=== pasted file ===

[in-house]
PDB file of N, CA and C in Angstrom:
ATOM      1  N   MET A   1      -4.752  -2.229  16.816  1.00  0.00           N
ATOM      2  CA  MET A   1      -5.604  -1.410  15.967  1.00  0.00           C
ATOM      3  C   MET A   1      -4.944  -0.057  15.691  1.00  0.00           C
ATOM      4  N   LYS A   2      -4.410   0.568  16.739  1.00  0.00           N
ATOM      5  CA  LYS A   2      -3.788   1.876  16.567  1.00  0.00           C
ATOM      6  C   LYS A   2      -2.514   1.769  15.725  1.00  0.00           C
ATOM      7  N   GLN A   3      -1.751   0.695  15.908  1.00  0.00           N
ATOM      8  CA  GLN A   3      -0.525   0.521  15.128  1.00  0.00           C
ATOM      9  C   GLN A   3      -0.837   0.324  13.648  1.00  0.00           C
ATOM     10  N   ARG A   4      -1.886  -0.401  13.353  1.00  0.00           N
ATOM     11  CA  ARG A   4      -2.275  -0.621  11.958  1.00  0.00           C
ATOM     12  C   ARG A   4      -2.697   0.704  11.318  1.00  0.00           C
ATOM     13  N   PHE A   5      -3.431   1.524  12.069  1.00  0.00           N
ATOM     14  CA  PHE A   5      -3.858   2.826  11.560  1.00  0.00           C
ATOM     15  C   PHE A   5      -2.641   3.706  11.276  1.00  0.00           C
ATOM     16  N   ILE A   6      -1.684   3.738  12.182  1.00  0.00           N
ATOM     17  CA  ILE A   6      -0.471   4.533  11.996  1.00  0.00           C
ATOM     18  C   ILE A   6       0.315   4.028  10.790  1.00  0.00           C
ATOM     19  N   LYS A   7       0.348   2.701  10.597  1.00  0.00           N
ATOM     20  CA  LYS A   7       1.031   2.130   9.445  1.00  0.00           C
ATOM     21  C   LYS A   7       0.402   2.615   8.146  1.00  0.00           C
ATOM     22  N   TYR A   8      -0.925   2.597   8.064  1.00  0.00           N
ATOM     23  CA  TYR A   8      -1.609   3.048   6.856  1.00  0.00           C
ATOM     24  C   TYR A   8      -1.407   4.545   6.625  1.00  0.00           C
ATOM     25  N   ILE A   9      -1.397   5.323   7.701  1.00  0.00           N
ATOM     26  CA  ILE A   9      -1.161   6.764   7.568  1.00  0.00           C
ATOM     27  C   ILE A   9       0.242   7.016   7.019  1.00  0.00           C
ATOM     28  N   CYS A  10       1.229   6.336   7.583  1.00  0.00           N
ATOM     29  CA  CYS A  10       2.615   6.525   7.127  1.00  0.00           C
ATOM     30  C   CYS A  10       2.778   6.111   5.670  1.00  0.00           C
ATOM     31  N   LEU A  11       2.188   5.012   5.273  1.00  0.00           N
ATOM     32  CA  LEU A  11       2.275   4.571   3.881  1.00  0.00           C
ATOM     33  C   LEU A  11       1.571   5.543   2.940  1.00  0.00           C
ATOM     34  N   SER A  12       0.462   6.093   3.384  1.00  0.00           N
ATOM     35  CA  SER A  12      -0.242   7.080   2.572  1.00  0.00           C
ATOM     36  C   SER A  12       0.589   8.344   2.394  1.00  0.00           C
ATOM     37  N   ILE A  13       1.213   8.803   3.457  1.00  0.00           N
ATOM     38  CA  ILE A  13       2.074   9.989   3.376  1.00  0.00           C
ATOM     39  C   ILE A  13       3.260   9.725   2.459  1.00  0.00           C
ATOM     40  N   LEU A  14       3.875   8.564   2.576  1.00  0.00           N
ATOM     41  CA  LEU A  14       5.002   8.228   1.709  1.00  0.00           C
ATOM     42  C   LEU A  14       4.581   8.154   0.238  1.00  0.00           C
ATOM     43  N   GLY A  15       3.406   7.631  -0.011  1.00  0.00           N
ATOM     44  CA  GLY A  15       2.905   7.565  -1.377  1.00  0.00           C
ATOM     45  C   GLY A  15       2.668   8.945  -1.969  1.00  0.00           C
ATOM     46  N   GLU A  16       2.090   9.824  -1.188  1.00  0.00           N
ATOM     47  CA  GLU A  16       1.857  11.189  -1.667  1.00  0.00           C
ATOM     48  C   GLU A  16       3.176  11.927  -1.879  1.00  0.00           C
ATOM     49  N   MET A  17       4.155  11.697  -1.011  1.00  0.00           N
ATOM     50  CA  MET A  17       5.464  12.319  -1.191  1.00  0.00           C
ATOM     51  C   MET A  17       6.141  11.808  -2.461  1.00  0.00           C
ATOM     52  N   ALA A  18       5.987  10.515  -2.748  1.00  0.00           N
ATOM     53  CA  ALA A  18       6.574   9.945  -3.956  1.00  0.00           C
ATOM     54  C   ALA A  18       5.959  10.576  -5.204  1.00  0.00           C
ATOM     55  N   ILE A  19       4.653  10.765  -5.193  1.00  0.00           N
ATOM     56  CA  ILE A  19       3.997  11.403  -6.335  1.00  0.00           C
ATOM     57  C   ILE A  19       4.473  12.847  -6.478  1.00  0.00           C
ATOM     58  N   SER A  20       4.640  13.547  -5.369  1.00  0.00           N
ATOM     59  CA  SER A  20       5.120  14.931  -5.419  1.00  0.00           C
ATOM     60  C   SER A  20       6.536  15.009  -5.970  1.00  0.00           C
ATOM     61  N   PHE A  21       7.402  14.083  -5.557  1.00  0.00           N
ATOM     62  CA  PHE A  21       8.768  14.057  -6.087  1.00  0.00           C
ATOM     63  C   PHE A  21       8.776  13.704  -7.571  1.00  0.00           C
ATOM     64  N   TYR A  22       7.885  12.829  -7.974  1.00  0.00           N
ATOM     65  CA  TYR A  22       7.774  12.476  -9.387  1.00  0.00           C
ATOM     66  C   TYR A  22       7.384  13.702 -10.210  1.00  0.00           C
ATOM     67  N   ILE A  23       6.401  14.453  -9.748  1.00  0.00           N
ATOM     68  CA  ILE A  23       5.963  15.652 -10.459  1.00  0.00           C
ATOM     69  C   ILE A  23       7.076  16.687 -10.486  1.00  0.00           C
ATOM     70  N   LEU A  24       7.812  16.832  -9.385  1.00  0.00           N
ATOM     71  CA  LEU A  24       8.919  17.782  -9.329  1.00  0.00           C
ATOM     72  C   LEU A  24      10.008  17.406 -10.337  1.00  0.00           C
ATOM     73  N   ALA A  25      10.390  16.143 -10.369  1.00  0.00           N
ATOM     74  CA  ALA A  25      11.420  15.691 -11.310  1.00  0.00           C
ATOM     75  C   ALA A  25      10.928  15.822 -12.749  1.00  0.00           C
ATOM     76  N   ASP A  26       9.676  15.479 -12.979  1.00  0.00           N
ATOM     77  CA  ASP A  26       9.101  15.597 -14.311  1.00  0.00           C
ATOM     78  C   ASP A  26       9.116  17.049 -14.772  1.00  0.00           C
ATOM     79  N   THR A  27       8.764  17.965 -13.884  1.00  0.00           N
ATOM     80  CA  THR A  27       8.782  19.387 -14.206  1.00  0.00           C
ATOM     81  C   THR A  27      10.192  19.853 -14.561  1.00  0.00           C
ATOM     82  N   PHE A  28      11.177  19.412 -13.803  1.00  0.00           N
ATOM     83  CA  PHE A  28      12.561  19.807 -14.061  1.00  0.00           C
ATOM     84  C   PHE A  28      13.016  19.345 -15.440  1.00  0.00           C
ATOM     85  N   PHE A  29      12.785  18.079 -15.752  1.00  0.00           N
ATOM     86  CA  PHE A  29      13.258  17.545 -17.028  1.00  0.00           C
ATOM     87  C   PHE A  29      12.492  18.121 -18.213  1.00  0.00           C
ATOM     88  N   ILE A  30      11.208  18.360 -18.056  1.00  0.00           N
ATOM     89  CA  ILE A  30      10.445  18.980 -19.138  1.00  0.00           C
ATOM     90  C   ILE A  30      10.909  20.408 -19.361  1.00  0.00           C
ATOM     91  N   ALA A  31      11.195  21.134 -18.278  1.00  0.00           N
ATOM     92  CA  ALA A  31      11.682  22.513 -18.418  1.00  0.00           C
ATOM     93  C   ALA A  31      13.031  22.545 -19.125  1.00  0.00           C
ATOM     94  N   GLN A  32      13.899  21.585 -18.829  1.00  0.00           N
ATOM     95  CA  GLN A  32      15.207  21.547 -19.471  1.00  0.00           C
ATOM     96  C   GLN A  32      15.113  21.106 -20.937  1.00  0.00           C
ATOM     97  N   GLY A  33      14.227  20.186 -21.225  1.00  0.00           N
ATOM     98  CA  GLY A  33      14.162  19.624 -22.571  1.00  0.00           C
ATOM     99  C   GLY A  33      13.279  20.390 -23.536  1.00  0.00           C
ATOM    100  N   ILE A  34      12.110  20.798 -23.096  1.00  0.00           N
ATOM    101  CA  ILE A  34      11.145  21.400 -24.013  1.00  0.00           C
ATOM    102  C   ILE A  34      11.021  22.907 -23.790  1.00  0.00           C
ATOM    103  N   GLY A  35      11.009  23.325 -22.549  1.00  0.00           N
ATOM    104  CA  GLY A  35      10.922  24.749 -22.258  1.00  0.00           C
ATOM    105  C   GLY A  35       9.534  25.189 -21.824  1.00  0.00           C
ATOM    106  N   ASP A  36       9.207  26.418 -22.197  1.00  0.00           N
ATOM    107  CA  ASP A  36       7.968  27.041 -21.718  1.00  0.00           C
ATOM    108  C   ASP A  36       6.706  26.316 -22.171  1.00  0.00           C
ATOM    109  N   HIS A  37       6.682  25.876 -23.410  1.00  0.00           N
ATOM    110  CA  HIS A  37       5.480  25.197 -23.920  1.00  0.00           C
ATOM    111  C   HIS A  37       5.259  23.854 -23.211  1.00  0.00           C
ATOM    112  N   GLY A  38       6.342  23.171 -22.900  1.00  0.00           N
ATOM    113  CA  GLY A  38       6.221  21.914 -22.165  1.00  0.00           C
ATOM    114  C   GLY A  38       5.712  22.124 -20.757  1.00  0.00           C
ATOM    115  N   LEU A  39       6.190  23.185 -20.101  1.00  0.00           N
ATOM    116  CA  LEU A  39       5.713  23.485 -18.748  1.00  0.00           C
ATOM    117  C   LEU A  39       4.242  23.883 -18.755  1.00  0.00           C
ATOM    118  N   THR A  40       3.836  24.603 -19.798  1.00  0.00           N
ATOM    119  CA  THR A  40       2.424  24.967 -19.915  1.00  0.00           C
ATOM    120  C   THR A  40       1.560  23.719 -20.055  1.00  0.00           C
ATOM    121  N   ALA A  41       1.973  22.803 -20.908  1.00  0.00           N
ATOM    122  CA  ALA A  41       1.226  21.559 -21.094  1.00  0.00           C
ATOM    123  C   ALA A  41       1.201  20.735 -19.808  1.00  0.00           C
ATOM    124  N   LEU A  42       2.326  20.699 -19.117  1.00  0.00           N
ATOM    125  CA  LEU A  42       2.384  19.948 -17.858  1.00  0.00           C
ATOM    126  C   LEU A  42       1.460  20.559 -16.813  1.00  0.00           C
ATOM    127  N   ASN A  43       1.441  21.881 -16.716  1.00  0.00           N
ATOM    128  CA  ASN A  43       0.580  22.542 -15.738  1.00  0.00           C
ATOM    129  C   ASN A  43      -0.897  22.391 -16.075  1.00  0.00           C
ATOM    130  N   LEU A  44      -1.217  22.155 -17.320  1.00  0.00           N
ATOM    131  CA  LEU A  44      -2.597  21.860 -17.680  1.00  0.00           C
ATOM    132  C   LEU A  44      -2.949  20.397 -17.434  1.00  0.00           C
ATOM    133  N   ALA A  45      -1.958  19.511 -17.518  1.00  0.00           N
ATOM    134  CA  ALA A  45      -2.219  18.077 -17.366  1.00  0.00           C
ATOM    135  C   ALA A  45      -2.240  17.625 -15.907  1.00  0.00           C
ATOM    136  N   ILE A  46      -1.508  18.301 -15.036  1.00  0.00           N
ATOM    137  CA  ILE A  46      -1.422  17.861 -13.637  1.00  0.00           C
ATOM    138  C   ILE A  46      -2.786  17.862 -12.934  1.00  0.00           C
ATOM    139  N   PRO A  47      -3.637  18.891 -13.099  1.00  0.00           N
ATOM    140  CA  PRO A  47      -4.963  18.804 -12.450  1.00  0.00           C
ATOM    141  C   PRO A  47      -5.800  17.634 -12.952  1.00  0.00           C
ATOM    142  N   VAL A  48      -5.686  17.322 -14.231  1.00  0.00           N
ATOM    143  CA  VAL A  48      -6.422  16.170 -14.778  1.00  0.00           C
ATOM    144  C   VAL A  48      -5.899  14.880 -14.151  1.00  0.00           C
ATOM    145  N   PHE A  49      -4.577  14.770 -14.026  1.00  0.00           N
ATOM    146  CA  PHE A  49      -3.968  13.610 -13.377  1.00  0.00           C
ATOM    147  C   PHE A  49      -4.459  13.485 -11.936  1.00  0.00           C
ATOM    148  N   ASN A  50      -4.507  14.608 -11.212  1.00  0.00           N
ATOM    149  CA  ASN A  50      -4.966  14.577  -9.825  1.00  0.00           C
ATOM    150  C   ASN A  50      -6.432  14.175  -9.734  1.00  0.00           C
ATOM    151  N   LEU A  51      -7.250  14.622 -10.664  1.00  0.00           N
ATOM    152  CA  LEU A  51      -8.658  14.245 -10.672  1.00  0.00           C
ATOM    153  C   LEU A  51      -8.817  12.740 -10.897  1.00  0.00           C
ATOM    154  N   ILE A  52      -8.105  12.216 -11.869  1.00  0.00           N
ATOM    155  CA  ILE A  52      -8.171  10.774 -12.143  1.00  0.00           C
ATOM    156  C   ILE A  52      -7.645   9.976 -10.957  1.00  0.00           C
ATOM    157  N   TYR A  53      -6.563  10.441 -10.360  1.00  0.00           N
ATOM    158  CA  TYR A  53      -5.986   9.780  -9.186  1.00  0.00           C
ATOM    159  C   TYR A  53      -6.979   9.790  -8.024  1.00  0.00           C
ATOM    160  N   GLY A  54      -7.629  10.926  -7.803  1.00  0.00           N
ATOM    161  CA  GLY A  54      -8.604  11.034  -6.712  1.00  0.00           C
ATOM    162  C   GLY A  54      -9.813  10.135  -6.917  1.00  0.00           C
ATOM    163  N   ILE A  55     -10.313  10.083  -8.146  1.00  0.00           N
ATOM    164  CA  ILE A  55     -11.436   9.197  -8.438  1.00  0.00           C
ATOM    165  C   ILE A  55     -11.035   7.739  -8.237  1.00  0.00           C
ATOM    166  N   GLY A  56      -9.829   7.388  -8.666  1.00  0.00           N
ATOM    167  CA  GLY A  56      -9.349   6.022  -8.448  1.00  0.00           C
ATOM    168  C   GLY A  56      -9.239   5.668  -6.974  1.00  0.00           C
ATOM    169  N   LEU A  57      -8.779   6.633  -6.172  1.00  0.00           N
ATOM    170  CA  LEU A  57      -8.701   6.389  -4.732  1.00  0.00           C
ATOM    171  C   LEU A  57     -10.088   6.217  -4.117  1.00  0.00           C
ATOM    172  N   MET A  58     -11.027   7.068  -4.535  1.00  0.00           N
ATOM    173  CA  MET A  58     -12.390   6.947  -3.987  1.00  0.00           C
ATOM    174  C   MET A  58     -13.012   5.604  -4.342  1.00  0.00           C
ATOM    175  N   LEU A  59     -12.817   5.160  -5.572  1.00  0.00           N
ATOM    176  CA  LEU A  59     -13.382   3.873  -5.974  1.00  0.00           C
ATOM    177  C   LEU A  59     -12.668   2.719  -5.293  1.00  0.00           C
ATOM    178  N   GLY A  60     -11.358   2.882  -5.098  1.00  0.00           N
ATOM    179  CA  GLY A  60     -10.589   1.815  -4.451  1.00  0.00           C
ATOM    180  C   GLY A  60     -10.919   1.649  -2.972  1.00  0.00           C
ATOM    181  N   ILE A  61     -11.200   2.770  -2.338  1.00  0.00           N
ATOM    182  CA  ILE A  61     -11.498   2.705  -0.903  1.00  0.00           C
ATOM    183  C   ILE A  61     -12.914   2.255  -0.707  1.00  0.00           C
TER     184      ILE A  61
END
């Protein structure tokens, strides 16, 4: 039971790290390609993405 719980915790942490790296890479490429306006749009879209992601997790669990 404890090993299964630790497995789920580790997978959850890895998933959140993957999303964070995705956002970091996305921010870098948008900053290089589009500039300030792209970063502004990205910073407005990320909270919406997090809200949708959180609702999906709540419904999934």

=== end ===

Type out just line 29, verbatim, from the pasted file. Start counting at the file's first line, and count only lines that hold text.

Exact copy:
ATOM     27  C   ILE A   9       0.242   7.016   7.019  1.00  0.00           C